Glandorf teens volunteer their time at a new park shelter.
GLANDORF, Ohio - It all started with a kettle of bean soup, hamburgers, and a few cold beers to wash it all down.
Thirty-three years later, this Putnam County village has one of the nicest community parks around, funded in large part by an annual festival predicated on that first pot of soup.
While the village owns the land and mows the grass each week, the ball diamonds, soccer fields, horseshoe pits, playground, mini golf course, shelter houses, rest rooms, shuffleboard courts, and the lush landscaping were paid for and continue to be maintained solely by volunteers and donations.
"Everyone works together and it turns out one heckuva park," said Tom Nienberg, a member of the park board and manager of a local plumbing supply business.
Paul Rieman, Dan Bockrath, and Joe Kleman, from left, shovel mulch onto a garden area near the miniature golf course, which is among the park s many features built by citizens.
The park, busy with family reunions on weekends and ballgames most summer nights, is a source of pride for the village about 65 miles southwest of Toledo. Plaques naming donors and volunteers or dedicating trees or shelter houses to a loved one dot the 20 acres the park now covers.
We re actually running out of things to put people s names on, Mr. Nienberg said.
Bicentennial Park, as it was dubbed when its cobblestone arches were built in 1976, sits in the shadow of the towering St. John the Baptist Church.
Glandorf Mayor Gene Warnecke said that when the Catholic parish decided to stop holding its annual social, some people had the idea of holding a summer festival both as a community event and a way to raise money to develop the park, which at the time was just one acre.
A group of people said, Let s do it and give the money to the park. Let s make some bean soup and hamburgers and see who shows up. There were some adult beverages too, he said.
That latter point should be no surprise for a very German town of 919 people that was founded by settlers from Glandorf, Germany.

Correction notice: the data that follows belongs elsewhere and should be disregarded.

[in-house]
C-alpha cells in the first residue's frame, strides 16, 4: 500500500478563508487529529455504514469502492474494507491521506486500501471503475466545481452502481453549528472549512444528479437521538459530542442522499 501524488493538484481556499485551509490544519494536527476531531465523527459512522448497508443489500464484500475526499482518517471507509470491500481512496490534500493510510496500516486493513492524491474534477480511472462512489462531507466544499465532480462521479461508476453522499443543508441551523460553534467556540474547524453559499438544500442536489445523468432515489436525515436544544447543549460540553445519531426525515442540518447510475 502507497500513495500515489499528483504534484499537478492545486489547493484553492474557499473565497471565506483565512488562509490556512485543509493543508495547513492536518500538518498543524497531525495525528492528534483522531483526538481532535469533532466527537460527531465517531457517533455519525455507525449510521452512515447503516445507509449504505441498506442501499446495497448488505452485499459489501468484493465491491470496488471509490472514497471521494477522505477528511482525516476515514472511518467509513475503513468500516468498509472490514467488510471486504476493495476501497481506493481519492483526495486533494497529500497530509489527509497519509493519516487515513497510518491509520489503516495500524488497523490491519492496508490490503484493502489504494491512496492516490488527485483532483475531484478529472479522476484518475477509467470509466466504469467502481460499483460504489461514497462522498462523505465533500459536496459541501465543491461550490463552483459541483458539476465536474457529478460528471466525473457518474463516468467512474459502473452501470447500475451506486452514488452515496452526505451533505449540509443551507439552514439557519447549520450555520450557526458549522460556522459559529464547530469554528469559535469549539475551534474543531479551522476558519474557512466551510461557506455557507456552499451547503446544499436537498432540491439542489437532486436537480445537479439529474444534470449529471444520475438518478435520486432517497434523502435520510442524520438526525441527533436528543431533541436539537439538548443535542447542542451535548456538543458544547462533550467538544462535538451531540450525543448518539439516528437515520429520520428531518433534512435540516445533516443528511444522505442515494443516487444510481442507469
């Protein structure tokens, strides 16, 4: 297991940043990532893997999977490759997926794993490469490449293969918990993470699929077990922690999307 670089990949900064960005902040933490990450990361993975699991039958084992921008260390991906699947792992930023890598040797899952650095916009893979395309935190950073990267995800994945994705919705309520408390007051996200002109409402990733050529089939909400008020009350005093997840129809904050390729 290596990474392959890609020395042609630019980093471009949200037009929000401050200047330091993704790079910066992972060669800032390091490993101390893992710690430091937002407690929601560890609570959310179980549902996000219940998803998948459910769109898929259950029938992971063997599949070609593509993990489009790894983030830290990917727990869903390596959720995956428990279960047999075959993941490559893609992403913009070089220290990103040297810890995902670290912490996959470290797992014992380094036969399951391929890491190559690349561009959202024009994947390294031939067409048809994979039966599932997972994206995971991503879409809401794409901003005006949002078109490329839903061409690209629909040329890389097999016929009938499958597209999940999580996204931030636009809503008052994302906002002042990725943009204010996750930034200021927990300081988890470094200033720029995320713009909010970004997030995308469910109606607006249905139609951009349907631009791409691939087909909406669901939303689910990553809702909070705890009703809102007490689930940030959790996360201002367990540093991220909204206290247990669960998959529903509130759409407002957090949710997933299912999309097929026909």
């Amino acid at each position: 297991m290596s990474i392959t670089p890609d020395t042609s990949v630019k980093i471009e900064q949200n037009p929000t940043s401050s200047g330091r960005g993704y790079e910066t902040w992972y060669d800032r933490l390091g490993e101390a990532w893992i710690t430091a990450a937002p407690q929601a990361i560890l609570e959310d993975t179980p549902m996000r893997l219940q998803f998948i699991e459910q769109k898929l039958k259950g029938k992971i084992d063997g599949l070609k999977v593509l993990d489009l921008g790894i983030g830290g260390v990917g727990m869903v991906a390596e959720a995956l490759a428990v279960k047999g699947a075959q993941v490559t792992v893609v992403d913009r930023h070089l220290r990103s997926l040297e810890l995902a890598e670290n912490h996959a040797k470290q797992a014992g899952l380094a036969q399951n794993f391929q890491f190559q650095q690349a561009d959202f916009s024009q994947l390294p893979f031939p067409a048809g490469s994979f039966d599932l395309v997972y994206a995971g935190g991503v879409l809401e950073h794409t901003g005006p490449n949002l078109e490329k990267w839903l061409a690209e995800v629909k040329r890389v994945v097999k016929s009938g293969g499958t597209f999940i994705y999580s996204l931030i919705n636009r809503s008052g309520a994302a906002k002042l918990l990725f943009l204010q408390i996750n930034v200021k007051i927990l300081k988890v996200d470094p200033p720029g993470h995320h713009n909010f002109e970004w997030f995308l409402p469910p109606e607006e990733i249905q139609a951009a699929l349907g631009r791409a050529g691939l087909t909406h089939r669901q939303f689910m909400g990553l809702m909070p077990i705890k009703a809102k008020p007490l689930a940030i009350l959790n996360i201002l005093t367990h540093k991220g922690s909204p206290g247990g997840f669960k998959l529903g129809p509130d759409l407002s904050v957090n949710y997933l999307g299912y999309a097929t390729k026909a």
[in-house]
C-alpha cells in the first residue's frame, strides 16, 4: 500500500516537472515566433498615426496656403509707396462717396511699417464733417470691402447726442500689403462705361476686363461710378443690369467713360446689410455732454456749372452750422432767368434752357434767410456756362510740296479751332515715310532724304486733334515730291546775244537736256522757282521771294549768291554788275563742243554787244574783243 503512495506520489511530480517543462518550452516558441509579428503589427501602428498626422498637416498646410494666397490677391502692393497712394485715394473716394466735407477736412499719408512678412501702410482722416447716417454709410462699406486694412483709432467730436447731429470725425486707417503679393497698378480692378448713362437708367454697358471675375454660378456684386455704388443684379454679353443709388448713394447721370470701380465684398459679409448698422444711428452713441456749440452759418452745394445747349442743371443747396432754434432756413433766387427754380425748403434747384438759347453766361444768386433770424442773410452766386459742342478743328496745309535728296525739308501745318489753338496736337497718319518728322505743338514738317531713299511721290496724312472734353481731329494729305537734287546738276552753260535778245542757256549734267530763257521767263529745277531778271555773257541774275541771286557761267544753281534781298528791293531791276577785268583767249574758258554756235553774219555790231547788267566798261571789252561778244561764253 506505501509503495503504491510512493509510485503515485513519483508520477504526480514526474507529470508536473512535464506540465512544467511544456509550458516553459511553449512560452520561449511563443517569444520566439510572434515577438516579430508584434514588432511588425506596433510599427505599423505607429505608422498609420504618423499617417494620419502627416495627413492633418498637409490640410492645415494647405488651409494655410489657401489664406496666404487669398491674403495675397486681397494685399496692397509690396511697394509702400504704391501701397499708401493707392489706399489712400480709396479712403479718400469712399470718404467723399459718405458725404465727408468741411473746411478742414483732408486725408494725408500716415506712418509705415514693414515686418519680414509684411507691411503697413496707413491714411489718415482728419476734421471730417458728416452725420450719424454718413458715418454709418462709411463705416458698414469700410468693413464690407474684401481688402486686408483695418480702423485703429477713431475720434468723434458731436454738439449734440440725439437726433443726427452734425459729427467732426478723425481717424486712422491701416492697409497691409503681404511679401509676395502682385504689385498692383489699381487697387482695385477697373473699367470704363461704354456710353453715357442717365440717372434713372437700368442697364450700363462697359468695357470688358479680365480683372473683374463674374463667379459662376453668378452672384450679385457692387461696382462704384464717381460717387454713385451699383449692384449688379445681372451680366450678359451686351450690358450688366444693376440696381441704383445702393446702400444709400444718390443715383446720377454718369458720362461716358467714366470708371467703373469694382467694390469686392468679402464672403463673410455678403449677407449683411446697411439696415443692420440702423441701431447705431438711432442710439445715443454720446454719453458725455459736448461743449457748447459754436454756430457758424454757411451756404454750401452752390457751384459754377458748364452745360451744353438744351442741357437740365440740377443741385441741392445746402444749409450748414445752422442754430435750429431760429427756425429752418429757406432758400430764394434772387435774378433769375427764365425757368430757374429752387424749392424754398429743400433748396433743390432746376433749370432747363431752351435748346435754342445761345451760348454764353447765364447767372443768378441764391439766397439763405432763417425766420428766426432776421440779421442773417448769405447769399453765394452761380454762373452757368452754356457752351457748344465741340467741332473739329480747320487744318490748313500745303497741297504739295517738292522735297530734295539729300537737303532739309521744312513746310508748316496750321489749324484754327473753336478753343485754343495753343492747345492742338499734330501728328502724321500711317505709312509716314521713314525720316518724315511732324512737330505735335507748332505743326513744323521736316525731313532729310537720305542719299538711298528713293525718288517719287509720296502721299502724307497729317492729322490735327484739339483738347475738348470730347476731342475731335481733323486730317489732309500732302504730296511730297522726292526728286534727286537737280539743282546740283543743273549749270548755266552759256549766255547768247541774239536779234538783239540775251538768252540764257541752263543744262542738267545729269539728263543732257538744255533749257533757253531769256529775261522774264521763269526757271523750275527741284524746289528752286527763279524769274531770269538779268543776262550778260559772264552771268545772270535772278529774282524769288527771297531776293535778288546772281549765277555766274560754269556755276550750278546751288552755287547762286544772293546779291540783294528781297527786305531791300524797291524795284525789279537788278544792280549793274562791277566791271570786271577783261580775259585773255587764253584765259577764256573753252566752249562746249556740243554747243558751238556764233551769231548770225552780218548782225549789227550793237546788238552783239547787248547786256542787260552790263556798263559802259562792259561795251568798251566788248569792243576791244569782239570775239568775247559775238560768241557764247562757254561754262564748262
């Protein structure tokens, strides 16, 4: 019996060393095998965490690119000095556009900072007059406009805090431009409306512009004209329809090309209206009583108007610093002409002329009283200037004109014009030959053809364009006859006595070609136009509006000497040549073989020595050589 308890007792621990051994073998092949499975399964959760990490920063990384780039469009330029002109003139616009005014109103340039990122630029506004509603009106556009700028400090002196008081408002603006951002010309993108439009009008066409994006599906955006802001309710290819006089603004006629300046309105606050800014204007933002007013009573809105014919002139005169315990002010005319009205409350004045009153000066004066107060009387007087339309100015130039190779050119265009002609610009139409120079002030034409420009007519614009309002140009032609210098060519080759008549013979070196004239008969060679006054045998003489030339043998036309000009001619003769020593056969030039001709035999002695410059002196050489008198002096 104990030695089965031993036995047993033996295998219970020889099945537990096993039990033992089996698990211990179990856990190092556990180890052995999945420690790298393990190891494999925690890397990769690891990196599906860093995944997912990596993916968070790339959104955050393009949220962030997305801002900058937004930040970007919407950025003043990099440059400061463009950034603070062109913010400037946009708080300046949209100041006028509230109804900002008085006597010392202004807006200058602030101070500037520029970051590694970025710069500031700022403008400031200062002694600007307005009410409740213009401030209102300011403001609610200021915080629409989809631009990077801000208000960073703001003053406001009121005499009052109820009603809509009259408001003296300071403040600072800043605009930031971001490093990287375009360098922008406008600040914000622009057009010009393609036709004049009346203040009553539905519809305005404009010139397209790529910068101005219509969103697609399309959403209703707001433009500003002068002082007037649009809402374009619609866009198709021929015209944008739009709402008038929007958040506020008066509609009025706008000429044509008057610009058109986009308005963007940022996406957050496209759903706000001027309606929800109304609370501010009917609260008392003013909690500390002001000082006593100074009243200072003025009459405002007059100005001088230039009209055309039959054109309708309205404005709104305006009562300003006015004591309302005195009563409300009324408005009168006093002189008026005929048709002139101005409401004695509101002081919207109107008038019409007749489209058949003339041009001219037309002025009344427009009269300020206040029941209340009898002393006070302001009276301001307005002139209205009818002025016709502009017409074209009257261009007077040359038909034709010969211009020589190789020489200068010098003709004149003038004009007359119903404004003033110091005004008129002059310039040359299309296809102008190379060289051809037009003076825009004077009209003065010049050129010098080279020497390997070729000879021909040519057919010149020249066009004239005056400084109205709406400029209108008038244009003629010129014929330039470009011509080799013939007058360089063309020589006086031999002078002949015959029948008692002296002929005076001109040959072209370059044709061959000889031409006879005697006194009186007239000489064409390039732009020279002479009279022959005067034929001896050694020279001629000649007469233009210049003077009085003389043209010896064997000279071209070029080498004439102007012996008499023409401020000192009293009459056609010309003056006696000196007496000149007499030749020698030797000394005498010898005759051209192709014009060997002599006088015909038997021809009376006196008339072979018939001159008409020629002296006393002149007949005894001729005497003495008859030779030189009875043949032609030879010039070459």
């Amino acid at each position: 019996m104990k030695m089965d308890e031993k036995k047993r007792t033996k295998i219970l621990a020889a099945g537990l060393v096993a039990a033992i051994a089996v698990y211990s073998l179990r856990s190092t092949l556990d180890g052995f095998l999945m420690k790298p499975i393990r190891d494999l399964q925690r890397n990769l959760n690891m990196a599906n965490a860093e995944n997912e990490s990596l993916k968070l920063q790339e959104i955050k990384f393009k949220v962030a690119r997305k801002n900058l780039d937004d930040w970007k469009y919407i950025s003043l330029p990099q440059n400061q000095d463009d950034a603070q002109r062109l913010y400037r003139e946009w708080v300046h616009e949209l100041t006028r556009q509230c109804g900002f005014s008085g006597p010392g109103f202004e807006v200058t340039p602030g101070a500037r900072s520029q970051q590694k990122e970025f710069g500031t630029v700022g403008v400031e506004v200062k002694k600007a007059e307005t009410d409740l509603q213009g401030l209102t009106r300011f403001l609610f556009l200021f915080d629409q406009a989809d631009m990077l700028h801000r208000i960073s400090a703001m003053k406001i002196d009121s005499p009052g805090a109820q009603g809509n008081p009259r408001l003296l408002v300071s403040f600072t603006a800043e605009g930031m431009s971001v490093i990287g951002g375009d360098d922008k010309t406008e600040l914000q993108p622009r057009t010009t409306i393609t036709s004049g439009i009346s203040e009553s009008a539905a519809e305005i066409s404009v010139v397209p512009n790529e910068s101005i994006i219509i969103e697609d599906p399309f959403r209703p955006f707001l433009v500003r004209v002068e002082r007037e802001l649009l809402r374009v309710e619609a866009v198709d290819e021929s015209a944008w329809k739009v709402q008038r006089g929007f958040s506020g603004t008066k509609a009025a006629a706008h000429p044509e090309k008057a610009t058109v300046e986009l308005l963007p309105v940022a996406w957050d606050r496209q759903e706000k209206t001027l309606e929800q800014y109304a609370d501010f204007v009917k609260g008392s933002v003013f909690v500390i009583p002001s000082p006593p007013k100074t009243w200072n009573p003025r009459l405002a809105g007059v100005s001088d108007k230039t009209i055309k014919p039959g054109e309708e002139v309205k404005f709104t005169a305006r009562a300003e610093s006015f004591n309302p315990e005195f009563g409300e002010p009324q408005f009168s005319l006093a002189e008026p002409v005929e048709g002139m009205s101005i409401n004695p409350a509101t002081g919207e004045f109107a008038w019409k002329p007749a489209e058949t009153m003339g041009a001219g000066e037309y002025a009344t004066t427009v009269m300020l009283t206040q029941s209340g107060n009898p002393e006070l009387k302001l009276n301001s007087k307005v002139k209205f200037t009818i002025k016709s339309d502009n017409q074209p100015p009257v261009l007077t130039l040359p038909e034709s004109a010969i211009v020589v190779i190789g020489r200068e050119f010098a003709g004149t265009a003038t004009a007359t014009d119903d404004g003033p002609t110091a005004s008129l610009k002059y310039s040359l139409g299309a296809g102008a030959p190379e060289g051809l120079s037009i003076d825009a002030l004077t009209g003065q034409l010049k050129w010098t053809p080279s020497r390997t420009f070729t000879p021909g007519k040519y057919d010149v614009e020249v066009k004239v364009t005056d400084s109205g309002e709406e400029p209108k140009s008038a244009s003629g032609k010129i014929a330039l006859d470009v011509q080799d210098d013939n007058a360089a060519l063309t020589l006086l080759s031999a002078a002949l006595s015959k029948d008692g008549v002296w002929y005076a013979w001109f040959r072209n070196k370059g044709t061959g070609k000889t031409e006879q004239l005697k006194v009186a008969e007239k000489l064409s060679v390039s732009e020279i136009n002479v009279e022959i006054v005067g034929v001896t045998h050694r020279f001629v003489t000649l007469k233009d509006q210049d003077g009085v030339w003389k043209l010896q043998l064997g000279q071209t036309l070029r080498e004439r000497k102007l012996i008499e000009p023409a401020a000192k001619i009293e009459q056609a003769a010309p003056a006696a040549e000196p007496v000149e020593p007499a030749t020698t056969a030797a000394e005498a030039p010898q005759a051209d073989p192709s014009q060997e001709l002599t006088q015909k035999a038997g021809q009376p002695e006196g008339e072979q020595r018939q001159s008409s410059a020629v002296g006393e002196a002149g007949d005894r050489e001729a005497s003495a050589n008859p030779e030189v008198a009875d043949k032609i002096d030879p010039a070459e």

That was 1975, and that was really the start of the fi rst park festival, Mr. Warnecke said.
Today, people in neighboring towns look at Glandorf s sprawling, well-manicured park with envy.
I hear people say, Why can t we have a park like that? said Jeff Loehrke, community development director in neighboring Ottawa.
Fact is, it takes a lot of people with a lot of dedication.
Just ask Dr. Ron Black, a local chiropractor who helped launch the Glandorf Garden Club in 1988 to take care of the trees that were planted after the village had acquired more park land.
About six volunteers showed up for the fi rst meeting, Dr. Black said. Today, 40-some people count themselves as members, coming out from April to October to spread mulch, edge sidewalks, weed flower beds, and work on whatever project happens to be under way.
The group relies largely on donated labor and materials from area contractors, the local Lions Club, the fi re department, Boy Scouts, and neighbors who just want to keep the park looking good.
Dr. Black said at times the park has experienced vandalism, but it s found a unique way to deal with it. Whenever the culprits are caught, they are turned over to the garden club rather than the sheriff s office.
We make them like partners of the garden club, let them operate the equipment, show them how much time it takes to repair and maintain the park, he said.
We have three kids who still help and they enjoy it even though they did the damage, Dr. Black said.
Right now, the garden club is working every Thursday evening to get the park in shape for the annual festival, which will be held the evening of Aug. 29 and all day Aug. 30.
It s always a busy place, Mr. Warnecke said. My wife and I walked through the other night and sat in the gazebo and just watched the activity. It makes you feel good to see the place being used.
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